Following this score, the teams traded punts — Miami had 2 sandwiched around one from Louisville — before the Cards took over on their 20 yard line with just over 5:00 left in the half. But, with Petrino never one to sit on a lead, the Cards offense kicked things back into gear, slicing and dicing their way through the talented Canes defense.
With several chunk (10+ yard) plays on the drive, Louisville found the endzone yet again, this time with a 17 yard pass from LeFors to RB Gates, giving the Cardinals a dominant 24-7 lead. Struggling mightily and in need of answers, Miami chose to run take 3 knees once they got the ball back, running out the clock and sending the teams to the Orange Bowl locker rooms, one loud, brash, demonstrative, with all the bravado in the world, hyping up the crowd and confident of a forthcoming victory, and the other being the Canes.
Not exactly the way Miami had envisioned things going.
Needing a spark in the worst way, Miami turned to one of the best and fastest playmakers to ever set foot on the Orange Bowl turf: KR Devin Hester. The All-American return man fielded the 2nd half kickoff in the endzone moving to his left, but wasn’t going to take a touchback. Hester gathered himself, cut to his right, and made his way up the field. Once he was on his way, Hester made a man miss, cut back slightly against the grain and then saw the most beautiful thing a kick returner can see: open grass (and maybe a slow kicker in the periphery). Herster used his 4.2 speed to make the Louisville disappear in the rearview mirror, sprinting the rest of the distance for a clutch, and much needed, 100 yard KR-TD to breathe new life into the Canes.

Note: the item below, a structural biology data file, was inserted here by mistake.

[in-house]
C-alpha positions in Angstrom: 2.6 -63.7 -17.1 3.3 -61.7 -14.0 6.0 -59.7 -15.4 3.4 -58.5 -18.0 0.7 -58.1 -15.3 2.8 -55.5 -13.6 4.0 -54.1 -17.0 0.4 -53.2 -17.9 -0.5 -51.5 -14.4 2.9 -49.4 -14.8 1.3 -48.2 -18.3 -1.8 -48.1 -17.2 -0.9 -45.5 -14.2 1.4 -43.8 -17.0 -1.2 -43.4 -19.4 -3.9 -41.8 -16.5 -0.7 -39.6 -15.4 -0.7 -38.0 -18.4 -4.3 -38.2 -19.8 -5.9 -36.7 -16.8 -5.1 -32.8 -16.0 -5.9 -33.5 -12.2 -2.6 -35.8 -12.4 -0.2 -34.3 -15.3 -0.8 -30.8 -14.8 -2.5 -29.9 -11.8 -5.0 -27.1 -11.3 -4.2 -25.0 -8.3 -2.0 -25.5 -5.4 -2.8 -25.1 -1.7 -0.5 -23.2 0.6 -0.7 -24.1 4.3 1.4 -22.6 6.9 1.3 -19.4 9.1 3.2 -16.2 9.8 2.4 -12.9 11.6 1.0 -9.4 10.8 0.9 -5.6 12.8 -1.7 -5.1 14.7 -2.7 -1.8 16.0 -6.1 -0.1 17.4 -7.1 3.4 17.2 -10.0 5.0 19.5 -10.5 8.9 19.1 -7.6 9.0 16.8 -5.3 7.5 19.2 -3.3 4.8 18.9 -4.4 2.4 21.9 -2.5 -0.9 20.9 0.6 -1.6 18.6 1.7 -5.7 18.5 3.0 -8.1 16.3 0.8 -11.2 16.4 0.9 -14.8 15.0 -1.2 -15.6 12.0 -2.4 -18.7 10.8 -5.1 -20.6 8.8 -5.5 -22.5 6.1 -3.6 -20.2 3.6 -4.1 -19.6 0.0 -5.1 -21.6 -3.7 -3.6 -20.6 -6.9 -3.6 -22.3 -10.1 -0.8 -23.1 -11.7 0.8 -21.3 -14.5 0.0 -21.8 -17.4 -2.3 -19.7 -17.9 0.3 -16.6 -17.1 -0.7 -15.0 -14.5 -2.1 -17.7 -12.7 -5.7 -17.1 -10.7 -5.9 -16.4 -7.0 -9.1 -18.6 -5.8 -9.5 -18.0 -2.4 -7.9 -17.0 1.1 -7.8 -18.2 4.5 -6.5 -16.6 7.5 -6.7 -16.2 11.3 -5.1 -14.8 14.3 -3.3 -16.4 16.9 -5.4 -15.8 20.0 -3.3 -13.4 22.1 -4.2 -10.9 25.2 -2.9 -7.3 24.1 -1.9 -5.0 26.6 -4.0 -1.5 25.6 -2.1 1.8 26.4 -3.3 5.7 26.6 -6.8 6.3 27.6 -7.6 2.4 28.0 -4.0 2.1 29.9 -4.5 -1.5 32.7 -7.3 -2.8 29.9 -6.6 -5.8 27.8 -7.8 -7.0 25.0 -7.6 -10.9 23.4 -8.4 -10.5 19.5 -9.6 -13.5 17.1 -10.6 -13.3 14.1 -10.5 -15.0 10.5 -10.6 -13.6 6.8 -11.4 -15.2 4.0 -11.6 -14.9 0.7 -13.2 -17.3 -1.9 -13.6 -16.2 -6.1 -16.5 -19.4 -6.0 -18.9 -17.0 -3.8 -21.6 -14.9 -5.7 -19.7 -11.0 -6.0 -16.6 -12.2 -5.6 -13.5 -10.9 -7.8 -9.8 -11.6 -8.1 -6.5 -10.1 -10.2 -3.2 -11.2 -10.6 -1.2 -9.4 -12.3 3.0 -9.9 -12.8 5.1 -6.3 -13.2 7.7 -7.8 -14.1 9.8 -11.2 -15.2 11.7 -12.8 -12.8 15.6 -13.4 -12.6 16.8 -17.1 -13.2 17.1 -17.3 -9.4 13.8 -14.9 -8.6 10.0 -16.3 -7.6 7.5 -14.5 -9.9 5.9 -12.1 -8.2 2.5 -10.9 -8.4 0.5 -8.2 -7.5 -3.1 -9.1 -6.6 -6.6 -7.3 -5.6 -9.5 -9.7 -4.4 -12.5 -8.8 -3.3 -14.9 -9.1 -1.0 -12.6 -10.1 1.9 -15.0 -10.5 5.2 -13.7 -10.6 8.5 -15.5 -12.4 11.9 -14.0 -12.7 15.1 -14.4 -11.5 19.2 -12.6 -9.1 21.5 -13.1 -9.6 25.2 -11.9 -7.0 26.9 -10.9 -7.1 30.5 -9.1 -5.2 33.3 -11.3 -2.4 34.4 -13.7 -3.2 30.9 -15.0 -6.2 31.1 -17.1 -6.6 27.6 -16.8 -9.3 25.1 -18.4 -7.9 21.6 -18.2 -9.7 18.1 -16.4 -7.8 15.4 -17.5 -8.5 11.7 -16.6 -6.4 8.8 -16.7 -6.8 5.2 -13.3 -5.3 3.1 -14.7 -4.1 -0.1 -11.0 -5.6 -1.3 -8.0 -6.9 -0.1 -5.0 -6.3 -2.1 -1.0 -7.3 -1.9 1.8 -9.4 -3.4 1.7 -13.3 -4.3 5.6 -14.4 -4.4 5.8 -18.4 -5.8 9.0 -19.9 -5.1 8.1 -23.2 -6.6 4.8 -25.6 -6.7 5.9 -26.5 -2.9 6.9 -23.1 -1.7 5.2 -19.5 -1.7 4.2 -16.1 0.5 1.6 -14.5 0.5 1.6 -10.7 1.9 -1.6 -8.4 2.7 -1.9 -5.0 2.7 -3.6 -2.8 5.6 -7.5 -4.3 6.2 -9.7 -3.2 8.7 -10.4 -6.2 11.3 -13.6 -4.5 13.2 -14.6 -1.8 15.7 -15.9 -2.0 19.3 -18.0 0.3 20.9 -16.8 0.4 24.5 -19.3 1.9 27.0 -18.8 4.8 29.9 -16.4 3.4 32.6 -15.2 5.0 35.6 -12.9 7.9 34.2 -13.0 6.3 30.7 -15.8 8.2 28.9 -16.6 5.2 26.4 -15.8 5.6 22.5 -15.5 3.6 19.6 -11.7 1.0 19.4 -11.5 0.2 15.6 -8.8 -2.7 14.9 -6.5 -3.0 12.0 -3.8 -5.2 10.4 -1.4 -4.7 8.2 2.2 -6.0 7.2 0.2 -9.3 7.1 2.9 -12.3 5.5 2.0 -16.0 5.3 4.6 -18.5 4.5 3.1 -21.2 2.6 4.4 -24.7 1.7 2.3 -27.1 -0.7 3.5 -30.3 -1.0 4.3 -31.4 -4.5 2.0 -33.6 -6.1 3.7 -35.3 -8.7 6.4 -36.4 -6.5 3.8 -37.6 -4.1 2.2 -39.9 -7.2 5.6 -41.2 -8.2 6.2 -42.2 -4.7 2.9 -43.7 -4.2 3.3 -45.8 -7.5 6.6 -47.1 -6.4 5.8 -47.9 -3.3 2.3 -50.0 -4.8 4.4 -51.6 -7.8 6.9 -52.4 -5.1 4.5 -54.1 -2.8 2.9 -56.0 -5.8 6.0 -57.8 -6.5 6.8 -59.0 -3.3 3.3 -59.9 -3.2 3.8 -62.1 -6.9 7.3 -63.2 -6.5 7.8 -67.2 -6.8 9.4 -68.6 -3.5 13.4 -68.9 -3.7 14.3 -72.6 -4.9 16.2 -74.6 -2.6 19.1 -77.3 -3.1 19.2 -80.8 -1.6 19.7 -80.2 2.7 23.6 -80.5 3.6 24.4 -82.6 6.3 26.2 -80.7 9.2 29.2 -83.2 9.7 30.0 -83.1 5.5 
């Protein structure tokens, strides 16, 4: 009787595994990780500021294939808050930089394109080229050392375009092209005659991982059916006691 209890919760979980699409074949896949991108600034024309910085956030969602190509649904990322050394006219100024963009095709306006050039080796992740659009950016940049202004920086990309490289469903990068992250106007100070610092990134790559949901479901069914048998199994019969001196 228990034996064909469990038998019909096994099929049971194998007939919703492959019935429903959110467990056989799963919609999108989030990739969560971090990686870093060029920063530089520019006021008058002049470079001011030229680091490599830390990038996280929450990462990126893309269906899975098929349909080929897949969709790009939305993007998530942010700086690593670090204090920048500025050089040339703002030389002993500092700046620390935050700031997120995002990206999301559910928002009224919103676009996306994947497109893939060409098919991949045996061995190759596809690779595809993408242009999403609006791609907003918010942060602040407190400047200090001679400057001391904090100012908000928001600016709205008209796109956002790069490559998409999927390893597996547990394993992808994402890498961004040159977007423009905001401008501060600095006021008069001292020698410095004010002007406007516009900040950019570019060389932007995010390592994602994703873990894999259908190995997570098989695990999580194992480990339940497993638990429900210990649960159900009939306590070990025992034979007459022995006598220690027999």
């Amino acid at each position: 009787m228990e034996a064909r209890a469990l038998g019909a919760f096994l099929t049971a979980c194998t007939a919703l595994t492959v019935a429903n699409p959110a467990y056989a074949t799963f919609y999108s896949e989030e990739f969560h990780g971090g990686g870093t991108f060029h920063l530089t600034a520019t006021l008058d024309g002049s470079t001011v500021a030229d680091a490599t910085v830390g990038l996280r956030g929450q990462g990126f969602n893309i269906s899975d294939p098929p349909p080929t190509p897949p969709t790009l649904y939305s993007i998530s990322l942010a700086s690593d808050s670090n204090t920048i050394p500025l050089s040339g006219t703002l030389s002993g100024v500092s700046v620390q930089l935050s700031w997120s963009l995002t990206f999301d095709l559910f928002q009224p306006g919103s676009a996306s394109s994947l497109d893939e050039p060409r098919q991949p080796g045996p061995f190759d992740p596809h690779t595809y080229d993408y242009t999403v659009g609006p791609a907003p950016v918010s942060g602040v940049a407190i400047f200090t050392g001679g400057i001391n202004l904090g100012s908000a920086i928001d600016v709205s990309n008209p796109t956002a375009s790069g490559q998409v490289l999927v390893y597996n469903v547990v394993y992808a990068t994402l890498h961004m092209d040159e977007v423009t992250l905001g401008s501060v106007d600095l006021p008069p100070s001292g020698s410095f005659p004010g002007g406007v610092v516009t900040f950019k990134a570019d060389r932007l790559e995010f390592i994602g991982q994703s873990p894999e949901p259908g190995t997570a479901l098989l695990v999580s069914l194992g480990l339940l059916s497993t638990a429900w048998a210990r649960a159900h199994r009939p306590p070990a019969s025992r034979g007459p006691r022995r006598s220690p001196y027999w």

But there was a flag.
Holding was called against Miami during Hester’s return, which wiped the points off the board, and gave the Canes the ball back at their own 20 yardline. Talk about a buzzkill.
Even with the points being taken off the board, Miami used the first possession of the 2nd half to get on the board and back into the game. A 10 play, 76 yard drive was capped by a 14 yard TD pass from Berlin to WR Roscoe Parrish, bringing the Canes within 24-14 with just under 10 minutes left in the 3rd.
Louisville, tested but not defeated, came out on the ensuing drive and pushed their lead back to 17 points. Using the pass effectively, and helped by a personal foul by Miami, the Cards capped an 80 yard drive with a 22 yard TD pass from LeFors to Tiger Jones — their 2nd TD connection of the game — to make the score 31-14 Louisville.
Having previously orchestrated several comebacks, Canes QB Brock Berlin began the quest to add another comeback to his resume. Berlin passed o 6 of the 8 plays on Miami’s next drive, finding WR Darnell Jenkins for an 11 yard score to cap the drive. Miami was now back within 10 points at 31-21, and hoped the defense would be able to stop Louisville’s offense yet again.
Miami’s wish came true on the next drive, as Louisville went 3 and out, and punted the ball back to the Canes. Miami’s drive started at the 6 yard line, and the Canes drove the length of the field. Their drive, which spanned the 3rd into the 4th quarter, ultimately stalled at the Louisville 6 yard line, and forced Miami to settle for a 24 yard Jon Peattie FG to make the score 31-24 in favor of the Cardinals.